Scatter
Diagram
The
Scatter Diagram
is a tool for determining the potential correlation between two
different sets of variables, i.e., how one variable changes with the
other variable.
This diagram simply plots pairs of corresponding
data from two variables, which are usually two variables in a process
being studied. The scatter diagram does not determine the exact
relationship between the two variables, but it does indicate whether
they are correlated or not. It, by itself, also does not predict
cause and effect relationships between these variables.
The scatter diagram is used to: 1) quickly confirm a hypothesis that two
variables are correlated; 2) provide a graphical representation of
the strength of the relationship between two variables; and 3) serve as
a followup step to a causeeffect analysis to establish whether a
change in an identified cause can indeed produce a change in its
identified effect.
To make a scatter diagram
for two variables requiring confirmation of correlation, the following
simple steps are usually followed:
1) collect 50100 pairs of data for the two
variables and tabulate them;
2) draw the x and yaxes of the diagram, along with
the scales that increase to the right for the xaxis and upward for the
yaxis;
3) assign the
data for one variable to the xaxis (the independent variable) and the
data for the other variable to the yaxis (the independent variable);
4) plot the data pairs on the scatter diagram, encircling (as
many times as necessary) all data points that are repeated.
Interpretation of the resulting scatter diagram is as simple as looking
at the pattern formed by the points. If the data points plotted
on the scatter diagram are all over the place with no discernible
pattern whatsoever, then there is
no correlation
at all between the two variables of the scatter diagram. An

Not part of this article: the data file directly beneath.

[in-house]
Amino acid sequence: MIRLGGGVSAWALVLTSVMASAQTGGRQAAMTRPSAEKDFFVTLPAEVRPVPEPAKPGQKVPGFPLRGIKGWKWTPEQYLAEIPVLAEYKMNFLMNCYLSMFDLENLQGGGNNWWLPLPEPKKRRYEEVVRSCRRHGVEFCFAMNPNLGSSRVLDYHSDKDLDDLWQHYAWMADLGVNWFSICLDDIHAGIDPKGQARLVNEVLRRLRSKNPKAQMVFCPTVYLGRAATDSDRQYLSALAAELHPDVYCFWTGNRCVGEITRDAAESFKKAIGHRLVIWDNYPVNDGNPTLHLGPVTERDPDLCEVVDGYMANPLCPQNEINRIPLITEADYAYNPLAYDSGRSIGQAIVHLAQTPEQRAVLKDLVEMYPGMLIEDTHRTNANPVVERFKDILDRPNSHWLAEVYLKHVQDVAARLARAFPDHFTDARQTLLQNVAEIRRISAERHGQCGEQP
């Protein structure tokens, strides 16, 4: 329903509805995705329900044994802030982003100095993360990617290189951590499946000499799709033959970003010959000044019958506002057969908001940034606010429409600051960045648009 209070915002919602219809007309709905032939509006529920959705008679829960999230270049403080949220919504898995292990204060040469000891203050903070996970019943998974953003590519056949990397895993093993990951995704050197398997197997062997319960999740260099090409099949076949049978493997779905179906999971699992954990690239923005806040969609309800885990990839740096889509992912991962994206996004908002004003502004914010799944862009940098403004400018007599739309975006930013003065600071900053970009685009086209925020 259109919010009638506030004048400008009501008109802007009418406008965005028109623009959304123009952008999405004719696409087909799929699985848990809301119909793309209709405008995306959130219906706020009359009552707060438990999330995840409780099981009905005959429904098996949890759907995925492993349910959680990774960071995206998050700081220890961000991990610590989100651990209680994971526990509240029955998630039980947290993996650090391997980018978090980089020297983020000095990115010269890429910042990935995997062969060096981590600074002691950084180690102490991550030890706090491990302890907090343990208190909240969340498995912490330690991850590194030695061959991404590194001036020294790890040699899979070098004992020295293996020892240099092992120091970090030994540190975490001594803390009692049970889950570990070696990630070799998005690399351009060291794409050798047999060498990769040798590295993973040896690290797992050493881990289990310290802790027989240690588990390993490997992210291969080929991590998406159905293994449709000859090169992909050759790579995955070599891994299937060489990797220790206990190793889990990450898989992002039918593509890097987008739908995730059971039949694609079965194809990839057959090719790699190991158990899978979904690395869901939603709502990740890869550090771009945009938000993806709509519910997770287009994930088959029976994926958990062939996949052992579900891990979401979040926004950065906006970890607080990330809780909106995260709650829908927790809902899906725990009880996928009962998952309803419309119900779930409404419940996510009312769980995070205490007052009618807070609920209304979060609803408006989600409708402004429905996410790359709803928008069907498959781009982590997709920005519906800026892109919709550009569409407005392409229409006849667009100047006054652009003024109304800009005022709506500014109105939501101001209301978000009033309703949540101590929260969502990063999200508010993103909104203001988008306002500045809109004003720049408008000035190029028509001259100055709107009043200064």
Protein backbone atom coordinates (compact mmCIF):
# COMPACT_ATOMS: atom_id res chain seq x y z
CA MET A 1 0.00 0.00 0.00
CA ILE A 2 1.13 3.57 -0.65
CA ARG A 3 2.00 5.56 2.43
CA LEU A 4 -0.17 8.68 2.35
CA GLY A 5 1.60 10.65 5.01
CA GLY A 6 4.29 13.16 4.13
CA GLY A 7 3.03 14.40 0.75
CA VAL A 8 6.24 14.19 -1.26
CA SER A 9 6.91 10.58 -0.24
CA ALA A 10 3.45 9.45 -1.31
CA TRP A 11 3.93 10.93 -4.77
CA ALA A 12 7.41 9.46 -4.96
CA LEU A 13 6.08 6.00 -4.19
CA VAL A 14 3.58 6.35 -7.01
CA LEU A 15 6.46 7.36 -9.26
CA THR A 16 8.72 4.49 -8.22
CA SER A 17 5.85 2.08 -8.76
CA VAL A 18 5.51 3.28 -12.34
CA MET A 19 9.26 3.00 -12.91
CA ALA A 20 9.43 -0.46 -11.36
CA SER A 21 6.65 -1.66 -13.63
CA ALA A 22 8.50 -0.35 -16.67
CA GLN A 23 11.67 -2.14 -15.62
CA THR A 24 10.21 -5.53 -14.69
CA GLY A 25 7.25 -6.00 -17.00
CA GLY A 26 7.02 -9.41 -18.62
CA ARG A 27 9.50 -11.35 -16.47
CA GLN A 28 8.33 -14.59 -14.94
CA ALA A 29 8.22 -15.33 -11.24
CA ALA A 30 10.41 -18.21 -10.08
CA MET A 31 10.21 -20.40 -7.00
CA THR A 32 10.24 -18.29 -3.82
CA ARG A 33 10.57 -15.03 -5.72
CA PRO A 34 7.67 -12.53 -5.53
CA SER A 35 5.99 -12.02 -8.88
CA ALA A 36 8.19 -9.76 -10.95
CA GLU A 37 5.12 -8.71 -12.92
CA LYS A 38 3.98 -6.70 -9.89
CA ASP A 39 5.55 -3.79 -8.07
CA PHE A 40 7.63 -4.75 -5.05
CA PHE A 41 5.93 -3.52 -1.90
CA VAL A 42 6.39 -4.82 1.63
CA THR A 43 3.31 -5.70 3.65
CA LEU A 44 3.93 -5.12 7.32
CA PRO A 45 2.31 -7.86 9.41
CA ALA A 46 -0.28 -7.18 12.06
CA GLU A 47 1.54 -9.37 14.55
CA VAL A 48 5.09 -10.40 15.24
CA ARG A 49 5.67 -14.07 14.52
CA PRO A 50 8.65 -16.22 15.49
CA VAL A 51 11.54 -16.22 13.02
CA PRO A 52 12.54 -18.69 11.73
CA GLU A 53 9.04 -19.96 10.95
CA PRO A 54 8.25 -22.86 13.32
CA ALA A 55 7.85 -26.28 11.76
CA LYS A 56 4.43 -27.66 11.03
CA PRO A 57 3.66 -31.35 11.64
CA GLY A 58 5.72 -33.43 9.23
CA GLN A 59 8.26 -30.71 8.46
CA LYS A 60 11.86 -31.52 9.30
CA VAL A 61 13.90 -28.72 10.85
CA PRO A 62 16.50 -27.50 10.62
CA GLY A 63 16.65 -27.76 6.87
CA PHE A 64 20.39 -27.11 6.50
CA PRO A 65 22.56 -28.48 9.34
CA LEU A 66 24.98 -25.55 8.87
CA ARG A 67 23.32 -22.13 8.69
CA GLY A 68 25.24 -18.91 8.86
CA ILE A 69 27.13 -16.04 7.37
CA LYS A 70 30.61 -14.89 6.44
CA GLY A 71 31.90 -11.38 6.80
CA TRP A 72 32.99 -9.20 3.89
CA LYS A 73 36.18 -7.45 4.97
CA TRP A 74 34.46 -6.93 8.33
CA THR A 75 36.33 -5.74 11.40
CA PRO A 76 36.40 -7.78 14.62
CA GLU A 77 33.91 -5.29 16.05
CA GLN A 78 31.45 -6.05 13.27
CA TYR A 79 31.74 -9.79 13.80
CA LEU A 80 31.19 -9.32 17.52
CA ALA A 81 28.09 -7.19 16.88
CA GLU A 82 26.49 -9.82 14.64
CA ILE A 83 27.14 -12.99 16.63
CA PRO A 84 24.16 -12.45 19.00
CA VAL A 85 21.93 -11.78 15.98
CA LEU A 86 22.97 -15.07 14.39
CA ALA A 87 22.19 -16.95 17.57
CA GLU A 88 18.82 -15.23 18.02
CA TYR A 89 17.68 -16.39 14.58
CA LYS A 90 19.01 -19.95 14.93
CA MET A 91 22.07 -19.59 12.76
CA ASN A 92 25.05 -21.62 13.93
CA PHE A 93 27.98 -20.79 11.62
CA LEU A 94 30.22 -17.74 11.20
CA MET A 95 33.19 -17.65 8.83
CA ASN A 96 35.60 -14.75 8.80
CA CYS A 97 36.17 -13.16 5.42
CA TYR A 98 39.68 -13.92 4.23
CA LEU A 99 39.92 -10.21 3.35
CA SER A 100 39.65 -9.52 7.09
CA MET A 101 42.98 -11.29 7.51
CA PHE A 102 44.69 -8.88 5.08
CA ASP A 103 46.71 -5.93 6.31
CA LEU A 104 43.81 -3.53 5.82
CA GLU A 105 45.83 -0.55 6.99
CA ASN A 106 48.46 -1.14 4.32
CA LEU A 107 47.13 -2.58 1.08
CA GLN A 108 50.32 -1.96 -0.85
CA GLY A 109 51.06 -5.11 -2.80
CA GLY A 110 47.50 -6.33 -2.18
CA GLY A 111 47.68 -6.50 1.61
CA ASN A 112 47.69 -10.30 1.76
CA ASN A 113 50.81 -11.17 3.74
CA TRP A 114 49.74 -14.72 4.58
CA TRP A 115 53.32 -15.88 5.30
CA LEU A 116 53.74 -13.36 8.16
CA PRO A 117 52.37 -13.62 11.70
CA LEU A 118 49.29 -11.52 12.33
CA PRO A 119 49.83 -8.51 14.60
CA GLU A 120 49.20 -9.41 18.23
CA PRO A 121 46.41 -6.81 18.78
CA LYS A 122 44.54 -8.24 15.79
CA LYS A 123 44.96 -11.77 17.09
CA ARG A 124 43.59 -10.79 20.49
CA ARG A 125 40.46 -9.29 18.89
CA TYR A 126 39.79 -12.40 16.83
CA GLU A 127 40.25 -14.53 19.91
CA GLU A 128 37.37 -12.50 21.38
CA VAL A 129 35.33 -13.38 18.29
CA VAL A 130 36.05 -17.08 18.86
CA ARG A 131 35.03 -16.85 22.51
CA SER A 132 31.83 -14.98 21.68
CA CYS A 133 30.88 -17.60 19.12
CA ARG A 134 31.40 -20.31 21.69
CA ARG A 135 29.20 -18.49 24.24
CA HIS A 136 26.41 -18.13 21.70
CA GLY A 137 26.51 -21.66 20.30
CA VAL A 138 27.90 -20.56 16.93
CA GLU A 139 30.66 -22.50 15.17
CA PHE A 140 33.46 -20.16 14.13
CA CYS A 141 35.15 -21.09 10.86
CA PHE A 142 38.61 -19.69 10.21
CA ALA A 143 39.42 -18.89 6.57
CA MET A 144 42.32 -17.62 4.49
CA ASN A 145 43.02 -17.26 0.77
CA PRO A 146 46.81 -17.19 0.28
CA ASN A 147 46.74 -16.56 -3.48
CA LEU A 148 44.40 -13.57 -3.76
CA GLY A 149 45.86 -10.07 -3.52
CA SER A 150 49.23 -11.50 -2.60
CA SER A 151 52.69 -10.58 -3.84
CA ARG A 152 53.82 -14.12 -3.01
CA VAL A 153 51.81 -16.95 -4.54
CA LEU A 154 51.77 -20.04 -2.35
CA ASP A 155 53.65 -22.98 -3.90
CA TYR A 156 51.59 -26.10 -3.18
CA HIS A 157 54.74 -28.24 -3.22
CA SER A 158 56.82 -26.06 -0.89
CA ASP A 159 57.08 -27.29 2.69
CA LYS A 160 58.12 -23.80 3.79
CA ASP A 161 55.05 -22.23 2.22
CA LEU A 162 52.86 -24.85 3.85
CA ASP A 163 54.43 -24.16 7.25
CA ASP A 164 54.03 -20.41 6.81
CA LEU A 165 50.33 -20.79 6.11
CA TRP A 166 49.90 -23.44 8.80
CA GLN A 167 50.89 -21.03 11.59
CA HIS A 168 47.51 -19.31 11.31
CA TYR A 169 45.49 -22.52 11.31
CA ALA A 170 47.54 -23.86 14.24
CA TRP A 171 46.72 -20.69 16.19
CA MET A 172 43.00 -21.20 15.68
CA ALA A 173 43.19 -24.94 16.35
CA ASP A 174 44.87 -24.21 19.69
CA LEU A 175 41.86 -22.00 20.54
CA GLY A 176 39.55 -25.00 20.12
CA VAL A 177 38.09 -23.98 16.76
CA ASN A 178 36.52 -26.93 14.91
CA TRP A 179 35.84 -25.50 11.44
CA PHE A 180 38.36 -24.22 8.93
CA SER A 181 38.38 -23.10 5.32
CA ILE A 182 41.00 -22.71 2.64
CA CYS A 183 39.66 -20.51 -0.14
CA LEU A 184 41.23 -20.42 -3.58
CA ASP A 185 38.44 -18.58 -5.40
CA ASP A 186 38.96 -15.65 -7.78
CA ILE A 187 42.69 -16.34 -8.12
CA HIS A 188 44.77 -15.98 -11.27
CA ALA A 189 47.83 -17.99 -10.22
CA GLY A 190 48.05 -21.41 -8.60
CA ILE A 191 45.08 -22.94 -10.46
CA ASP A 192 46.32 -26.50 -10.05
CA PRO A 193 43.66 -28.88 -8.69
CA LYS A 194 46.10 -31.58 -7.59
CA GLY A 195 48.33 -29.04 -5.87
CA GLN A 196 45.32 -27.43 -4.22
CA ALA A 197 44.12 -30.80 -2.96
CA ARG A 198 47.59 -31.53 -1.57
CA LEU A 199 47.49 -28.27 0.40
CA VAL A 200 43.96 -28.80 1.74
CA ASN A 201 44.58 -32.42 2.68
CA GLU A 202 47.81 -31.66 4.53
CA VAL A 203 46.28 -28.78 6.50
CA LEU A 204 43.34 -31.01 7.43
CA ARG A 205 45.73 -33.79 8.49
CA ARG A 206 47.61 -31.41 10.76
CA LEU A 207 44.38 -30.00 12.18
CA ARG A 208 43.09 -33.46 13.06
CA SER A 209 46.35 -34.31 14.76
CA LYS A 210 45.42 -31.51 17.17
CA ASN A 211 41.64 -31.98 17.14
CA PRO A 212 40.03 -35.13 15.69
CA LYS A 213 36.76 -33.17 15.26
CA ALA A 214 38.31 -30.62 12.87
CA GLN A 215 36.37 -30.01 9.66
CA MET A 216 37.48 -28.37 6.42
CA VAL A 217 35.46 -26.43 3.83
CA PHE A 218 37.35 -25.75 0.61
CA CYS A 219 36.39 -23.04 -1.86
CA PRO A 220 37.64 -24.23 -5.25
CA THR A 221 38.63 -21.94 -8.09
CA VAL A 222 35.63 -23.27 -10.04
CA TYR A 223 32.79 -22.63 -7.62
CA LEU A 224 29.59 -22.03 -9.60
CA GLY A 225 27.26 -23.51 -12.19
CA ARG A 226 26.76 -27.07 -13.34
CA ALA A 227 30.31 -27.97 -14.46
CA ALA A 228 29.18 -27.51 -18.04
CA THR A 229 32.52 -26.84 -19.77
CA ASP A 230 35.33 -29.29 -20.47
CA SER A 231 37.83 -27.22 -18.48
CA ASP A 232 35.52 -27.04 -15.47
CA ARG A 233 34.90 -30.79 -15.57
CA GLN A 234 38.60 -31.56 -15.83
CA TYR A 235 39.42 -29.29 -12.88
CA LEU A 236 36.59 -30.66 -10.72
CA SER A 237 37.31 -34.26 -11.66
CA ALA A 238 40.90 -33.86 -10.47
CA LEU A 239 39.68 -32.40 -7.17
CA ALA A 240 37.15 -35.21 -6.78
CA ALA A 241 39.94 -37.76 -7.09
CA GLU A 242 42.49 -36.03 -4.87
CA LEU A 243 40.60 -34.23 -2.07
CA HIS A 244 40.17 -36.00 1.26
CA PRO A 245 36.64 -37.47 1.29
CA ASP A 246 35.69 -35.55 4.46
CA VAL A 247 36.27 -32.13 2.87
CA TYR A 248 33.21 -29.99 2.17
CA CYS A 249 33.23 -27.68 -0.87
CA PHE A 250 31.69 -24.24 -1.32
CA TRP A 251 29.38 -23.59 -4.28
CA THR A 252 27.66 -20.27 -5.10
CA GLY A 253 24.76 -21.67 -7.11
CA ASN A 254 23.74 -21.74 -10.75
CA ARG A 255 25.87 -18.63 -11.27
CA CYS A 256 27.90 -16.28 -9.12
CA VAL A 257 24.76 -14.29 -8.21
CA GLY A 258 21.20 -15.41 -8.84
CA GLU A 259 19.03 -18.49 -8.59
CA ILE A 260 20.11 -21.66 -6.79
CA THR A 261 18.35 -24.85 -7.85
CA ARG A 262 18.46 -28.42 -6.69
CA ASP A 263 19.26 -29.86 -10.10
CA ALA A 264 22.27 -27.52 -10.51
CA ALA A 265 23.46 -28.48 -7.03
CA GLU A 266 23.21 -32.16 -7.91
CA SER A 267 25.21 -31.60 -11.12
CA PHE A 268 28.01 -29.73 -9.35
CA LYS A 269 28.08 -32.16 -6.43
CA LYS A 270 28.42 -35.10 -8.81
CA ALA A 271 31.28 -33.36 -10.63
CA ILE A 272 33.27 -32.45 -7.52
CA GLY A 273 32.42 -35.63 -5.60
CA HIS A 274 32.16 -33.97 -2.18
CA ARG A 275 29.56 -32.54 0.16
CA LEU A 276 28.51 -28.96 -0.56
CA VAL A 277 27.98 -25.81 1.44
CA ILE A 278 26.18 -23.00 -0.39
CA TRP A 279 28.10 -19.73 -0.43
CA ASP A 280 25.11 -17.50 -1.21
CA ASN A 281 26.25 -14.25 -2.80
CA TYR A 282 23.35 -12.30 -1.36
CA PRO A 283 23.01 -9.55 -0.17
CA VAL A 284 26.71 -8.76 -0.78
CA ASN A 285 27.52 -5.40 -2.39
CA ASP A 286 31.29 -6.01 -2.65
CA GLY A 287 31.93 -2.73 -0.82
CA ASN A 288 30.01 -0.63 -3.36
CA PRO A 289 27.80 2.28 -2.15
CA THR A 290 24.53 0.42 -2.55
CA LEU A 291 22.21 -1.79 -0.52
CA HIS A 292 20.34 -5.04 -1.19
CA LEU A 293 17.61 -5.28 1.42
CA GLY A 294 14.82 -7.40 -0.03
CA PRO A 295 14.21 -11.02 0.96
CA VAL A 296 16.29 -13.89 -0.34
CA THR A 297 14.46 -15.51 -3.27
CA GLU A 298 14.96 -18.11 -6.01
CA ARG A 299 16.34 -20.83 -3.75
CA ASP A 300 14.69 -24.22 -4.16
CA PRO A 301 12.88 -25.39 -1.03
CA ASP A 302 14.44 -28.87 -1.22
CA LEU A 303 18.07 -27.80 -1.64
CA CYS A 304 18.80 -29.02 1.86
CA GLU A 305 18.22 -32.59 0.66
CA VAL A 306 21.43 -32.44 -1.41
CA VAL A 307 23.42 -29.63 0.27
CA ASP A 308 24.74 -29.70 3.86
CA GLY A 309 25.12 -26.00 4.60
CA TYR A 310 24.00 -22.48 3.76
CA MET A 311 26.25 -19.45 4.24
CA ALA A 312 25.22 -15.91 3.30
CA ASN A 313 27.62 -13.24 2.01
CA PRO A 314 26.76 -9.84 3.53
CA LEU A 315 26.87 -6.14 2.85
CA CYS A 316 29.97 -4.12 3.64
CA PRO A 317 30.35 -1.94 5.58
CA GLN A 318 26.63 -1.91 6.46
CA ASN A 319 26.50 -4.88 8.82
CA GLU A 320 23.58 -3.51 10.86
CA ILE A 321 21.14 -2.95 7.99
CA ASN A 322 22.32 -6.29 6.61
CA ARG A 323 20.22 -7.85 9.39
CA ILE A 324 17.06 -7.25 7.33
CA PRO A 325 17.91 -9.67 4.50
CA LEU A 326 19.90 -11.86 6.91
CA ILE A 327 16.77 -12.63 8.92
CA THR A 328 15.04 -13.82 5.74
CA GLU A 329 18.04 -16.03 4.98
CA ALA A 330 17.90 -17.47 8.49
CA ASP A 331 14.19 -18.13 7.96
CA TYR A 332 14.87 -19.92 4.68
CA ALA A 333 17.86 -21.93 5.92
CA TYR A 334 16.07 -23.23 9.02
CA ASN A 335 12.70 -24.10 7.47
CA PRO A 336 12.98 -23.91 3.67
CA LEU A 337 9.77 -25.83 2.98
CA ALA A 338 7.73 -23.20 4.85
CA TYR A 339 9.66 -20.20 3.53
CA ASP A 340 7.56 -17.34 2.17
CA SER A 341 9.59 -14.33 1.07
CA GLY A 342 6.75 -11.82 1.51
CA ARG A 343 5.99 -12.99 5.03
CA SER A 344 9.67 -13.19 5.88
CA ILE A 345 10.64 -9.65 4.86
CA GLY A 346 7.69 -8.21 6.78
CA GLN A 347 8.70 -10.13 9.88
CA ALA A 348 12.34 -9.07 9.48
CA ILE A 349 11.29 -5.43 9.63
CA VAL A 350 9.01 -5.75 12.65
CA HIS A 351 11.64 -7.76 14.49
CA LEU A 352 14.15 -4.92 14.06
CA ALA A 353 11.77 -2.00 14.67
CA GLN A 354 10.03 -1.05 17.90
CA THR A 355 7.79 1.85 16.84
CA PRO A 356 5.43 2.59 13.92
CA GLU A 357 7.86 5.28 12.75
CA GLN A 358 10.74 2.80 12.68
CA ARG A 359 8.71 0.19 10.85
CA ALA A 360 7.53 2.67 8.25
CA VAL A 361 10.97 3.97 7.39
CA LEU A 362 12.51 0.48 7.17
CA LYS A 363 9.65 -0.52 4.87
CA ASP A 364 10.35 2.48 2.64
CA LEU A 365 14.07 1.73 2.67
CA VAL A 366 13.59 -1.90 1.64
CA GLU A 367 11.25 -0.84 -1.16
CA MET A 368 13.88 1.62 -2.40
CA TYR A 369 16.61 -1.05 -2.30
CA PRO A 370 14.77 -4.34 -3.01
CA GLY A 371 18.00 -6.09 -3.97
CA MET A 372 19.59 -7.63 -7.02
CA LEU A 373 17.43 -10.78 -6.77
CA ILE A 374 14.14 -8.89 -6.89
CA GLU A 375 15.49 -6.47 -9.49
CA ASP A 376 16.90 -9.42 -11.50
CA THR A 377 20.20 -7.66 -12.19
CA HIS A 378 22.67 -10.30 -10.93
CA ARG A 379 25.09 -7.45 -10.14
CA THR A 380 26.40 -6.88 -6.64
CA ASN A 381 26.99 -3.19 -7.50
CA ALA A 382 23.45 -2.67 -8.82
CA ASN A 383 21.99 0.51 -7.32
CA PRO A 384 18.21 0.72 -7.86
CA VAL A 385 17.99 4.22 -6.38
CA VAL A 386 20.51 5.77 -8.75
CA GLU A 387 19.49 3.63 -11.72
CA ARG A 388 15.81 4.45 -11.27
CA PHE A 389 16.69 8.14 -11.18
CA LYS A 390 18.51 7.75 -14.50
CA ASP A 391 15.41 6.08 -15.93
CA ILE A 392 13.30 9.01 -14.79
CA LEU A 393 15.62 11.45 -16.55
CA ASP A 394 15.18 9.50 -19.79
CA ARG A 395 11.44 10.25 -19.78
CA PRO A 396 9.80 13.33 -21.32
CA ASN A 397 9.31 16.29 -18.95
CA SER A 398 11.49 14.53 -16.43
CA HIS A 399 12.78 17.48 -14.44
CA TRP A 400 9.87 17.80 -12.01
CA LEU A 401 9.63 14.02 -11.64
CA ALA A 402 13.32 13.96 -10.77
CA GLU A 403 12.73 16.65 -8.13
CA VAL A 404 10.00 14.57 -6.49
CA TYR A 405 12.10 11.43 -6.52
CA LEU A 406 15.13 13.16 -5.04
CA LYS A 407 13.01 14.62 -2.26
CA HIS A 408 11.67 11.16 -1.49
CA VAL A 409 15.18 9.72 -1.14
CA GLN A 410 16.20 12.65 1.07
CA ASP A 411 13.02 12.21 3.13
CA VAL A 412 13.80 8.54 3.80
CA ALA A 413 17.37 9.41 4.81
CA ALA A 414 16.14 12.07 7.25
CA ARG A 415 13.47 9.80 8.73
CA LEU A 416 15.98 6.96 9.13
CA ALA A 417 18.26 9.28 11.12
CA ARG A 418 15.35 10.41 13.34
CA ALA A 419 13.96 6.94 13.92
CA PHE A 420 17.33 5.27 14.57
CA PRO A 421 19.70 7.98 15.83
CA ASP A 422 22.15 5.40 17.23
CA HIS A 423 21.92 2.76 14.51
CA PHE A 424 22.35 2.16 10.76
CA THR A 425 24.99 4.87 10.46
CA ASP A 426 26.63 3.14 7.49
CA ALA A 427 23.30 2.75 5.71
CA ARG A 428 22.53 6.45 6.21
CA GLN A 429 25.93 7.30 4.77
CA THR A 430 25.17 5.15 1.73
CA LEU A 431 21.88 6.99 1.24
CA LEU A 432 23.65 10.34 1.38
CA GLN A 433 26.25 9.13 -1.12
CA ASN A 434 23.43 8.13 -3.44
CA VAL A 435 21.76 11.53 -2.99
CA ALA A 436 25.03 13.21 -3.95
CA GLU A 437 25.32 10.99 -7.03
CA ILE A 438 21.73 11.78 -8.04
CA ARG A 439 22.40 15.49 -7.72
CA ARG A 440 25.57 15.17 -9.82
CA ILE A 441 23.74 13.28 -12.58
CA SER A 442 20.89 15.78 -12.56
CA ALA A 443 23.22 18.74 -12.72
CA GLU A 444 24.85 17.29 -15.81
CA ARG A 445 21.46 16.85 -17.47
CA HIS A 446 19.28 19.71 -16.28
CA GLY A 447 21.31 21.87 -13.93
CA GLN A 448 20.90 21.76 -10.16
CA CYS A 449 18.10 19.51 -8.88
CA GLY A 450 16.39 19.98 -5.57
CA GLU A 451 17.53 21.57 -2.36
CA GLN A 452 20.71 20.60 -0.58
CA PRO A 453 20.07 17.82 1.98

example of a scatter diagram that shows no correlation is shown in
Figure 1.
Figure 1.
A Scatter Diagram showing no correlation
There is
positive correlation
between two sets of data if an increase in the xvalue results in an
increase in the yvalue. Figure 2a shows a scatter diagram that exhibits positive correlation. Note that in such a correlation, the data points constitute a perceivable diagonal line that
goes from the lower left to the upper right corner.
Not
all sets of data pairs will exhibit a strong positive correlation, even
if an increase in the xvalue somehow results generally in an increase
in the yvalue. An example of this 'weak' type of positive
correlation is shown in the scatter diagram of Figure 2b, which is said
to exhibit just a
'possible
positive correlation.'
This
scatter diagram still shows a perceivable diagonal line going in the
upper right direction, but the points are more spread apart than in a
scatter diagram with strong positive correlation.
Figure 2.
Scatter Diagrams showing positive correlation (a, left) and
just a possible positive
correlation (b, right)
If the scatter diagram
formed also shows a perceivable diagonal line, but the line is going
in a direction opposite that of positive correlation (i.e., from the upper left to the lower right corner) as shown in Figure 3a,
then the data pairs are exhibiting
negative correlation. This
means that y decreases as x increases.
Again, the negative correlation is strong if the line formed by the data
points is narrow and very defined.
If the negative correlation
is not strong, resulting in data points that are not closely packed
together, then there is just a
'possible negative
correlation.'
An
example of a scatter diagram for such type of correlation is shown in
Figure 3b.
Figure 3.
Scatter Diagrams showing negative correlation (a, left) and
just a possible negative
correlation (b, right)
Of course, more complex
types of correlation may also be identified using a scatter diagram.
Once a type of correlation is established, the engineer may choose
to proceed with a further and more indepth investigation of the
correlation using other analysis tools.
Determining the exact nature
of correlation between variables can lead to benefits. These
include: 1) better understanding of causeeffect relationships; 2)
reduction of data gathering requirements; 3) establishment of more
effective process controls; 4) easier development of check and balance
schemes; etc. To realize these benefits, however, the engineer has
to use other analytical tools to complement the scatter diagram, since
the latter is only used as a quick visual check for possible correlation before
a more indepth study is undertaken.
See Also:
Matrix Diagram; Ishikawa Diagram
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